Harris (1984) refutes Hosek, arguing for the use of historical real-time series data to estimate future real earnings and future real rates. Harris notes that because nominal rates are real series adjusted for inflation, historical nominal earnings and interest rate data can help properly calculate the present value of future lost earnings.
Objective variables. David Schalow and Christine Schalow, in “Determination of Settlement Values in Loss of Earnings Litigation” (National Public Accountant, June 1995), stress that forensic accountants are duty-bound to consider all key variables in performing economic valuations. W. Wade Gafford, in “Qualifications of Experts in Valuing Economic Damages in Personal Injury and Wrongful Death Cases” (Journal of Legal Economics, Fall 1997), notes that these experts should consider relatively objective variables such as expected future earnings, household services, medical expenses, and prejudgment interest. They point out that many problems exist in measuring subjective variables such as pain and suffering, loss of enjoyment, and other hedonic damages.
While relevant data in economic loss cases are thus usually restricted to quantifiable evidence, experts must use care in preparing their testimony. For example, J. Thomas Romans and Frederick G. Floss, in “Measuring Economic Loss for the Self-Employed: The Role of Economic Rents” (Journal of Legal Economics, Fall 1997), urge forensic accountants to consider the opportunity costs (e.g., using a replacement or indirect approach) to measure such nonsalary items as expected increases in the values of the decedent’s small or self-employed business. Natalie Scott, in “Don't Forget Me! The Client in a Class Action Lawsuit” (Georgetown Journal of Legal Ethics, vol. 15, 2002), also urges forensic accountants to consider the unique characteristics of key groups in a class action lawsuit, recommending that they divide the overall class into as many similar groups as possible.
John E. Scarbrough, in “Measuring Human Life Value from the Courtroom to the Living Room” (Journal of the American Society of CLU and ChFC, January 1998), notes that valuation experts should exercise careful judgment in measuring the values of such variables as the plaintiff's household services and nonwage income provided for their families, nonconstant rates of increases of wages and fringe benefits, and varying rates of income and estate taxes. Moreover, Wolfgang W. Franz, in “A Solution to Problems Arising from Inflation When Determining Damages” (Journal of Risk Insurance, June 1978), stresses that virtually all such cases will entail the issue of present value, which the U.S. Supreme Court raised in 1916 in Chesapeake and Ohio Railway vs. Kelly.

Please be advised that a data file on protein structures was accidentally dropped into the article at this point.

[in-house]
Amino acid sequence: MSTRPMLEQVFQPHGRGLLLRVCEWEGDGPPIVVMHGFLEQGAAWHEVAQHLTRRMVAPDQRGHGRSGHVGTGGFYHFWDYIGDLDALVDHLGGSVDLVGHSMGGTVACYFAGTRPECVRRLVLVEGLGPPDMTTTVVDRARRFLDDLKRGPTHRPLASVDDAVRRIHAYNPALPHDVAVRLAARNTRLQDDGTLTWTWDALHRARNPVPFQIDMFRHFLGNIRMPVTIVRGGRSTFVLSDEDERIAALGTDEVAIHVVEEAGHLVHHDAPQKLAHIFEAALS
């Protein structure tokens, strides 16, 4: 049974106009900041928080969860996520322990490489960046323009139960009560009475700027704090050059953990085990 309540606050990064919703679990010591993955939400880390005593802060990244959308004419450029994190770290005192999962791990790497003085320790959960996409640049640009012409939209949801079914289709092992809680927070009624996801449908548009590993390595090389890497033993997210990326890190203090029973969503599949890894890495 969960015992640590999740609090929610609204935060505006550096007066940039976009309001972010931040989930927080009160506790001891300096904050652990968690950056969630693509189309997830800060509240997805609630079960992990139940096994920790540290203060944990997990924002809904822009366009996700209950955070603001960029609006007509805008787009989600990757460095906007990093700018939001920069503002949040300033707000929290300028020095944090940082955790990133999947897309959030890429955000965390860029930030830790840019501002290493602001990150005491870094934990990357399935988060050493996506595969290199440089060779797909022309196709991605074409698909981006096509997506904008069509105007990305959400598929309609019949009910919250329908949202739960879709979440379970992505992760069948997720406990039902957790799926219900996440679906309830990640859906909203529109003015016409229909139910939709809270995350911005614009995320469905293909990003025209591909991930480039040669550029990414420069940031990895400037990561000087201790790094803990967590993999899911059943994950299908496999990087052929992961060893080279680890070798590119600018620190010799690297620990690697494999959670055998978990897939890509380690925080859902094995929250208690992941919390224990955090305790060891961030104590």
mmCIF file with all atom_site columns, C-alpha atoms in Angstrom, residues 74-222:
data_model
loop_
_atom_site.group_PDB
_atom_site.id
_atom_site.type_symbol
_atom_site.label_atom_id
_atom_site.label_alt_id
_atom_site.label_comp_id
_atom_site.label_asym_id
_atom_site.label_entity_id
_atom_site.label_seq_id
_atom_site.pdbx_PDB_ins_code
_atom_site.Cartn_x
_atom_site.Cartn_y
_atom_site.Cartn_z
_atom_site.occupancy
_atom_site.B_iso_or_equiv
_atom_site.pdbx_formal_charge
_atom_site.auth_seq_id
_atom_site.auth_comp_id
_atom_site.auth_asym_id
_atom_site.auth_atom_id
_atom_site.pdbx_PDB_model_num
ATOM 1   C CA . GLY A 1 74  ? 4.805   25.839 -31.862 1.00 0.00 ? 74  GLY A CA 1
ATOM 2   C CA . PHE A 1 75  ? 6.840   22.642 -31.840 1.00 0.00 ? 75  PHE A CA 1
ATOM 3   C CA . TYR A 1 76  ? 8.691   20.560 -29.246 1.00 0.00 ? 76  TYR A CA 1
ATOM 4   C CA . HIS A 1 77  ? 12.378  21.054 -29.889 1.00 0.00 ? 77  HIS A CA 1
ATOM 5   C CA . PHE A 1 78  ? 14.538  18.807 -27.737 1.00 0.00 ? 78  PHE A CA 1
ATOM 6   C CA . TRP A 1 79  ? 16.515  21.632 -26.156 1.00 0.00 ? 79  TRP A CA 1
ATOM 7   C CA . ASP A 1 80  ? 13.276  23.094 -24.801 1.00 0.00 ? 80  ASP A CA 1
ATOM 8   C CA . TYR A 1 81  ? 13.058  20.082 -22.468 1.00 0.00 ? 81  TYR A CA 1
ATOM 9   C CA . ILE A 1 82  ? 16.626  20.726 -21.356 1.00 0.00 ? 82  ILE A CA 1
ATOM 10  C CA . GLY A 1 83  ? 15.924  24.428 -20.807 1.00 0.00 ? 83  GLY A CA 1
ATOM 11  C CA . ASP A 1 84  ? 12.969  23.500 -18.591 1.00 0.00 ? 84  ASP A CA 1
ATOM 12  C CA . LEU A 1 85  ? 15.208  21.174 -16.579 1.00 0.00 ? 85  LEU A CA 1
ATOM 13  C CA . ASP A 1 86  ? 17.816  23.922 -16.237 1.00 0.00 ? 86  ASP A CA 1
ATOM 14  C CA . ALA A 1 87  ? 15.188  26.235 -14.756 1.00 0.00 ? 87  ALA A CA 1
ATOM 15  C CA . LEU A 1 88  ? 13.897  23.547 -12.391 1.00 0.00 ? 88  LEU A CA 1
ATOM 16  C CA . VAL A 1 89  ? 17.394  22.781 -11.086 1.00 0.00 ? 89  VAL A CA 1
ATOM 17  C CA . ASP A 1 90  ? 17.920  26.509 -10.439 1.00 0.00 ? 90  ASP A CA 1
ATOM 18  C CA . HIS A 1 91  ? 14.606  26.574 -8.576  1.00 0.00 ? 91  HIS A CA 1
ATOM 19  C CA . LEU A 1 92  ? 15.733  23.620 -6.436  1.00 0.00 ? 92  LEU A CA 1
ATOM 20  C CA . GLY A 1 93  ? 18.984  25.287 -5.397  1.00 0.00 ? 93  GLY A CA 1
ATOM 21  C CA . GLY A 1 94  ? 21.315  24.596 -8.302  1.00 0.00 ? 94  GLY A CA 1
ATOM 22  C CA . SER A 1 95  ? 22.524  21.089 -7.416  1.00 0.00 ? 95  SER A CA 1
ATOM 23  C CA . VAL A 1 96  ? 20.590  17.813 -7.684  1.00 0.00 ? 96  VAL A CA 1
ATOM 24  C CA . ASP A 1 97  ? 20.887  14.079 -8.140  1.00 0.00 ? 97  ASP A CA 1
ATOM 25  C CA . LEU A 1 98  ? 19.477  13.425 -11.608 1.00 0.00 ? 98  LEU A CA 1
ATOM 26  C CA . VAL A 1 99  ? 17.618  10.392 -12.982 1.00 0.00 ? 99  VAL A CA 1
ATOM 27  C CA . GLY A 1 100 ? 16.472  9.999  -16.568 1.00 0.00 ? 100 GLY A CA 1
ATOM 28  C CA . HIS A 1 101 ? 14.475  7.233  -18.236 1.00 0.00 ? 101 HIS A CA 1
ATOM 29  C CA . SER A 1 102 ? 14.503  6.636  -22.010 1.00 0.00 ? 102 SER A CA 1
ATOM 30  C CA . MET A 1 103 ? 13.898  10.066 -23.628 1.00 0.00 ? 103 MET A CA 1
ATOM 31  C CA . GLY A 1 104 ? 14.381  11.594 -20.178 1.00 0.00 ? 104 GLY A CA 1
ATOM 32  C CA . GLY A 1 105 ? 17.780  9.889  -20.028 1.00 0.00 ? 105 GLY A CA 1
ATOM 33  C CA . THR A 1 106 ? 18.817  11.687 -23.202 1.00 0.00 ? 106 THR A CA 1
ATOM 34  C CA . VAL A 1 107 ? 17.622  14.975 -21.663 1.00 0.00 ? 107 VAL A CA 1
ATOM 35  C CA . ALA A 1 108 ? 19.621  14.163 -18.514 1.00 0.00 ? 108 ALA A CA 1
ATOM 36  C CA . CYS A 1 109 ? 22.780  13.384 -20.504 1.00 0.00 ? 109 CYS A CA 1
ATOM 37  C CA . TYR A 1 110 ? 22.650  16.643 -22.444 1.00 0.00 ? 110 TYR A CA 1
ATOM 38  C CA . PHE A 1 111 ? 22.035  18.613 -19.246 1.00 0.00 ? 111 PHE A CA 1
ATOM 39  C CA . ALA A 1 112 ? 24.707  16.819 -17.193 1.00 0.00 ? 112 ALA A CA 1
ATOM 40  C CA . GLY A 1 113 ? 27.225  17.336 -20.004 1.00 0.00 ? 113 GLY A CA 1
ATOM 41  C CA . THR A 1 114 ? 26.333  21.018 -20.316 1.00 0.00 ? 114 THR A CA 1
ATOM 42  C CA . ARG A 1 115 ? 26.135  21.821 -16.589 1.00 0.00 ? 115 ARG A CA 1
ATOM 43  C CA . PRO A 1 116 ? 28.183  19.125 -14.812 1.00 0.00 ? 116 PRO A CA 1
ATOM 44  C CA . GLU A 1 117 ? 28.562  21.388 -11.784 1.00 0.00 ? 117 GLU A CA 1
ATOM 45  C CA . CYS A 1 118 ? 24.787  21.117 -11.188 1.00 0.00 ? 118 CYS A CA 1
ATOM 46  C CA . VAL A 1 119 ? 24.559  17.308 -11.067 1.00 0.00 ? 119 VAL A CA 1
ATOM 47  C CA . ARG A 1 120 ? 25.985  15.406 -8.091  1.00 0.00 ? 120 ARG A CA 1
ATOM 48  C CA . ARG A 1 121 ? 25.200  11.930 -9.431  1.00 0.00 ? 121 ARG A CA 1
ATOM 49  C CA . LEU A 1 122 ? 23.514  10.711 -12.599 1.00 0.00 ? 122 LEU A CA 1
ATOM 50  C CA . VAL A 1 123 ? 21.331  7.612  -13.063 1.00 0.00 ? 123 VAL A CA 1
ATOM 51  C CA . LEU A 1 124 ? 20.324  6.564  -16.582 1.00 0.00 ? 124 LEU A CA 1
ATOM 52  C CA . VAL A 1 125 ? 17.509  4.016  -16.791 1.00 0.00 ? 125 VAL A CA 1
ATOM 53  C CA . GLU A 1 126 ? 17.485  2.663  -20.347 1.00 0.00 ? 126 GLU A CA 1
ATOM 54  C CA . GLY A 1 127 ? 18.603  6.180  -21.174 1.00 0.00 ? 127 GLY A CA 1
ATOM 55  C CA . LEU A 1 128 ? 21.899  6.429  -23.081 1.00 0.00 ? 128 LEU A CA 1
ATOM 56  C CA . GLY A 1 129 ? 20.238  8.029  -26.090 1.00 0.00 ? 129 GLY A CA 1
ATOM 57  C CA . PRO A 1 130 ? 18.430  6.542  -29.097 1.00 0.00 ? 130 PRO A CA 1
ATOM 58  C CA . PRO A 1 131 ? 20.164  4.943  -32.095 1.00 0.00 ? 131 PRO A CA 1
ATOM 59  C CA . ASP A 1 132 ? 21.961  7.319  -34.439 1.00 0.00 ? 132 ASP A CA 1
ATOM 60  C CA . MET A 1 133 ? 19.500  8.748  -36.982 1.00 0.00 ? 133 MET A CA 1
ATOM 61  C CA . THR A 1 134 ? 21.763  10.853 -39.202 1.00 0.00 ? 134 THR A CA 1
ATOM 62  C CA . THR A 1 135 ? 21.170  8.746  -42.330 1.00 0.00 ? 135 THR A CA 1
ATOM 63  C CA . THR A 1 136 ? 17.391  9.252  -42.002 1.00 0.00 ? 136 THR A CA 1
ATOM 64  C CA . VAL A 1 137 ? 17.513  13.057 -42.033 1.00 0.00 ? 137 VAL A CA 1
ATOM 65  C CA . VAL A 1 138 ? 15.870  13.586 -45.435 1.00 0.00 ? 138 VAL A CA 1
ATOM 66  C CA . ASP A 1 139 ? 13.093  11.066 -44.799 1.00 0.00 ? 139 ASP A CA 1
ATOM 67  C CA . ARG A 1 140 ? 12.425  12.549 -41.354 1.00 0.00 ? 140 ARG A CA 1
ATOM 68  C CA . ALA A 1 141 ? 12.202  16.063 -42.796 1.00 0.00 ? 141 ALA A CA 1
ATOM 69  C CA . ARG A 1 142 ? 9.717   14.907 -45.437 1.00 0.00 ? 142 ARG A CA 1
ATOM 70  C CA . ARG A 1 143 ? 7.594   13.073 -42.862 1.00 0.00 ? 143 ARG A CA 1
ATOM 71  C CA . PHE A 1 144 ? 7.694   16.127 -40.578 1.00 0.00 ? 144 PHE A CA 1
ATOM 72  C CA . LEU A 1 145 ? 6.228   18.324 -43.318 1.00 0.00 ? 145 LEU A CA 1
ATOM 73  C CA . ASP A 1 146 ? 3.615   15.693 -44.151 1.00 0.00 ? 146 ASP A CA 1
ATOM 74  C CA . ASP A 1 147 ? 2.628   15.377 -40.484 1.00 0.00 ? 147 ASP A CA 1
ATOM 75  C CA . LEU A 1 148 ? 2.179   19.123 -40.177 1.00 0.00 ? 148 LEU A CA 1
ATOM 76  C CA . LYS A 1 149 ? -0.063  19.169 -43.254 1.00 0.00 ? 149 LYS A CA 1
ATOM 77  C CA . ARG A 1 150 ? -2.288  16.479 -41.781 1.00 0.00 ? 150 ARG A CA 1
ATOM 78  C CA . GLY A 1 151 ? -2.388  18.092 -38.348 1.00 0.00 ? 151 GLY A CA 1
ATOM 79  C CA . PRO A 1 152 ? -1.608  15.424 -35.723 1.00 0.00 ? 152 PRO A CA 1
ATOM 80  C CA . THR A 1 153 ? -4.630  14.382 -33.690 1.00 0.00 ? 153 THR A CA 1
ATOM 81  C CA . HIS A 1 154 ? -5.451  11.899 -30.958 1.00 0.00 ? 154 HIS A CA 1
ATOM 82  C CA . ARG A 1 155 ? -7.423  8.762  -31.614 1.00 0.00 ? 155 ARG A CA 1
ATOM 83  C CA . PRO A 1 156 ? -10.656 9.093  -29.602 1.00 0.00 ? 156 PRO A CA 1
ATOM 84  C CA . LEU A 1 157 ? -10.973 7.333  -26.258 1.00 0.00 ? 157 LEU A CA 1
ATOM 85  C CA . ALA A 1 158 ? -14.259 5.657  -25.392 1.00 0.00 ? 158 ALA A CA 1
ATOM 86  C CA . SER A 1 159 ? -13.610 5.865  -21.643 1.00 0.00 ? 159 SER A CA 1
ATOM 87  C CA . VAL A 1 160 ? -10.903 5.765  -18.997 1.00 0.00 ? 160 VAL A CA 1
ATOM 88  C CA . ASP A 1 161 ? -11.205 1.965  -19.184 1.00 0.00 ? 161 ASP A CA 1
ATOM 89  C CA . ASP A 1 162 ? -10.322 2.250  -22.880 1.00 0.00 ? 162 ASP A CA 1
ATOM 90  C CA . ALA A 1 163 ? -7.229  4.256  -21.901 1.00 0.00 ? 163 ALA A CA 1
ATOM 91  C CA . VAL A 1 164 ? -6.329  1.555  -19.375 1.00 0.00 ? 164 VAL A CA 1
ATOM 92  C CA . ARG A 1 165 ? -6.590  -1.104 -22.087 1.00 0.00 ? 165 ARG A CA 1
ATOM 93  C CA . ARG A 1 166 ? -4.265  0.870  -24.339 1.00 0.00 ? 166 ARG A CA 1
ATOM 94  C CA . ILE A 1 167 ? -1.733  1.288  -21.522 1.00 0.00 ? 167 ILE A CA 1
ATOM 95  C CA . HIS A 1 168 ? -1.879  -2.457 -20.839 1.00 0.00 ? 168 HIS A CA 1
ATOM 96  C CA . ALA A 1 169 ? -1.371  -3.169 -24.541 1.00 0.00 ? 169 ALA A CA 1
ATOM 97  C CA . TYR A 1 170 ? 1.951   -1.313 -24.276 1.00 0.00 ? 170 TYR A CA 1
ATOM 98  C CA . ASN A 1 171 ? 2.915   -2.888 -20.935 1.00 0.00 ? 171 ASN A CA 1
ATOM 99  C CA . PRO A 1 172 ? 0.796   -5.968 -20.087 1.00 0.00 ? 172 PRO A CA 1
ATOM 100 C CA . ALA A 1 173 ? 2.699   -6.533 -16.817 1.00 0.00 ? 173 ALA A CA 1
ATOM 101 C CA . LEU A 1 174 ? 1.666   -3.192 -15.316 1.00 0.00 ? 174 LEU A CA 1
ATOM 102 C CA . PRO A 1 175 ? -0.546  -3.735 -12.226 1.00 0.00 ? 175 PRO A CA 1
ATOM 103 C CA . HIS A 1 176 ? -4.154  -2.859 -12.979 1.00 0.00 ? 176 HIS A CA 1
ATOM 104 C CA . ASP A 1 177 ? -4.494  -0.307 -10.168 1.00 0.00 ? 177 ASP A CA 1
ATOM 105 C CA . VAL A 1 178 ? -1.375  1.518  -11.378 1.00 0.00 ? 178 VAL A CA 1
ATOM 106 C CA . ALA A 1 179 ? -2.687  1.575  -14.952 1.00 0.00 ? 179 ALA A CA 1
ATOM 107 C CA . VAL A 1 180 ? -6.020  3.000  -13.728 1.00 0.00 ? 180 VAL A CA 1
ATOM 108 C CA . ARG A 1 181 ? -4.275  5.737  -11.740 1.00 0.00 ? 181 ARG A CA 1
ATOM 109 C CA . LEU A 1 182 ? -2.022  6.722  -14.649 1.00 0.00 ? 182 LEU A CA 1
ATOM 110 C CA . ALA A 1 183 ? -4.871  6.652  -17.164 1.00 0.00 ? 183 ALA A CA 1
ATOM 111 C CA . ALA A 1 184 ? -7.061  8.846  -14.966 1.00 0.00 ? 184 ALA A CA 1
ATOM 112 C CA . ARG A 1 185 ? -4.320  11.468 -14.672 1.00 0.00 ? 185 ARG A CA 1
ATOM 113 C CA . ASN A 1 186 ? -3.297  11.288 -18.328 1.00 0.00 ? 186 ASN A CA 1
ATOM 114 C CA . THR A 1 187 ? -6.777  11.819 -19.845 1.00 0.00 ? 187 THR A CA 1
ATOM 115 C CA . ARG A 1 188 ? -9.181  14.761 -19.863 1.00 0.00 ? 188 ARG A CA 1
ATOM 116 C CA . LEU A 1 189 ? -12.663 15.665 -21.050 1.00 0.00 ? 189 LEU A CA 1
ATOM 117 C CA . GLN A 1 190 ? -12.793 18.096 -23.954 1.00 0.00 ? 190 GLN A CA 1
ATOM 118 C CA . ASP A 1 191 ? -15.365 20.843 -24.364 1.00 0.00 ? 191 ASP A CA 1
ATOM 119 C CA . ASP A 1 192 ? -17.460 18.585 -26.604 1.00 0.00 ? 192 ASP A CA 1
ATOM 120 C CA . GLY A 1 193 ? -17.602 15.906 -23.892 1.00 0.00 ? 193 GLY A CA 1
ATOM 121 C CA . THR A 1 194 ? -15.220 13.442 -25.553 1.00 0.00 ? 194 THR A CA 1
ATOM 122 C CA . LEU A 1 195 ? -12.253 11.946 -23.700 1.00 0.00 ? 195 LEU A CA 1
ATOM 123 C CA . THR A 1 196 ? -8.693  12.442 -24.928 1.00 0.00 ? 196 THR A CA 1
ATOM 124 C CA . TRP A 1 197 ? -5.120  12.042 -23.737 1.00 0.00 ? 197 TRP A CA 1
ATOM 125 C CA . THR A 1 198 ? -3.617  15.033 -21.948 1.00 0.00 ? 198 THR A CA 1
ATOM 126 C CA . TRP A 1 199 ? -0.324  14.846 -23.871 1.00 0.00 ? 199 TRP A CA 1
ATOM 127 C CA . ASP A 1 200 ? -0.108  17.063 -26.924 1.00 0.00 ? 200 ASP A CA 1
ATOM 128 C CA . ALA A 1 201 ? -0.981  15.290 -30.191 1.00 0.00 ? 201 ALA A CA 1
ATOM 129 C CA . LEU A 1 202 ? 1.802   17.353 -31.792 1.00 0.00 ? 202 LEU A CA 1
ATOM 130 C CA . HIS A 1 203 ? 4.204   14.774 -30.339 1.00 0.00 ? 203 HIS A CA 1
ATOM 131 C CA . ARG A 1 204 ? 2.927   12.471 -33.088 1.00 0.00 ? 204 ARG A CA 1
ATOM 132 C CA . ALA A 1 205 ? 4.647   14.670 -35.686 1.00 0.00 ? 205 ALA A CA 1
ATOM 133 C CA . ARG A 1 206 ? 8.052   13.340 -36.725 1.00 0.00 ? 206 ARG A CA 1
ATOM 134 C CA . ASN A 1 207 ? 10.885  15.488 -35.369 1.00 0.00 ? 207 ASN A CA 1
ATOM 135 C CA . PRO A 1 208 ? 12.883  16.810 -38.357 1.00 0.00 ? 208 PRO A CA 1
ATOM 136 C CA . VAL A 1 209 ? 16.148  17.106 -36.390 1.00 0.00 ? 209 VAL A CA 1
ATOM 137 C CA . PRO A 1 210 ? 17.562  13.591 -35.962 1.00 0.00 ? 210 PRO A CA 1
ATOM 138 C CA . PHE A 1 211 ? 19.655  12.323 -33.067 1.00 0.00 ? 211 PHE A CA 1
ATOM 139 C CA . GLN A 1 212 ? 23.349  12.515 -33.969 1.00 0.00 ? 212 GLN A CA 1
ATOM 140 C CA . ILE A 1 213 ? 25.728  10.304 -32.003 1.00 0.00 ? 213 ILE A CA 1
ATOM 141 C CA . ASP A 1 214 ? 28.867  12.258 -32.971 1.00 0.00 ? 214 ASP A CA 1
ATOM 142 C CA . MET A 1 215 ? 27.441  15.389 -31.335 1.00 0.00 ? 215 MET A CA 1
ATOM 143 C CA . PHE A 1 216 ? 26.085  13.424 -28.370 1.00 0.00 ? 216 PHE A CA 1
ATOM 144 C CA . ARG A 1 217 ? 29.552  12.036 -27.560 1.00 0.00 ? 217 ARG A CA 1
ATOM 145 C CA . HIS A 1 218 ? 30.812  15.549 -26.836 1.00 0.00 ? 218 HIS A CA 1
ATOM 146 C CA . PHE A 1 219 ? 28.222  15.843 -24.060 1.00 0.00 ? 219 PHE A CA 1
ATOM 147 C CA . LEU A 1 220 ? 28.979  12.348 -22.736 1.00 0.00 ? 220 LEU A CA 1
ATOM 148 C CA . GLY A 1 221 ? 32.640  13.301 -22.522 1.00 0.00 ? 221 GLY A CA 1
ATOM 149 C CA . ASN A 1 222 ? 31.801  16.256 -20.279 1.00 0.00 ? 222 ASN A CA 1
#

In response to these issues, Earl Cheit, in “Measuring Economic Loss Due to Death and Disability” (Injury and Recovery in the Course of Employment, New York: Wiley, 1961), used classic consumption tables to show how to reach a valuation for the decedent’s “personal consumption allowance.” Alan Reinstein and Robert E. Hansen, in “Valuing Economic Loss of Untimely Death: An Expert Witness Opportunity for CPAs” (The Ohio CPA Journal, Summer 1984), also recommend valuing a decedent’s lost household income based upon his normal wages and the market wages for performing chores around the house.
Determining a Basis for Value
The following data afford a more complete understanding of the economic condition of a personal injury victim and descendants:
These data help to derive pertinent statistics, such as life and work-life expectancies since the accident, personal consumption expenditures over an expected lifetime and career, and values associated with the economic lifestyle.
The next step is to collect data on the decedent’s responsibilities affected by the personal injury:
The benefits lost are determined from a victim’s income characteristics and the support characteristics of benefits and wealth no longer provided to heirs and dependents. A spouse’s life expectancy may serve as a beneficial support period. For dependent children, support life may be computed from the decedent’s date of death until each child reaches the age of majority (usually 18) or through the age of baccalaureate education if a college education is normally expected at that socioeconomic level.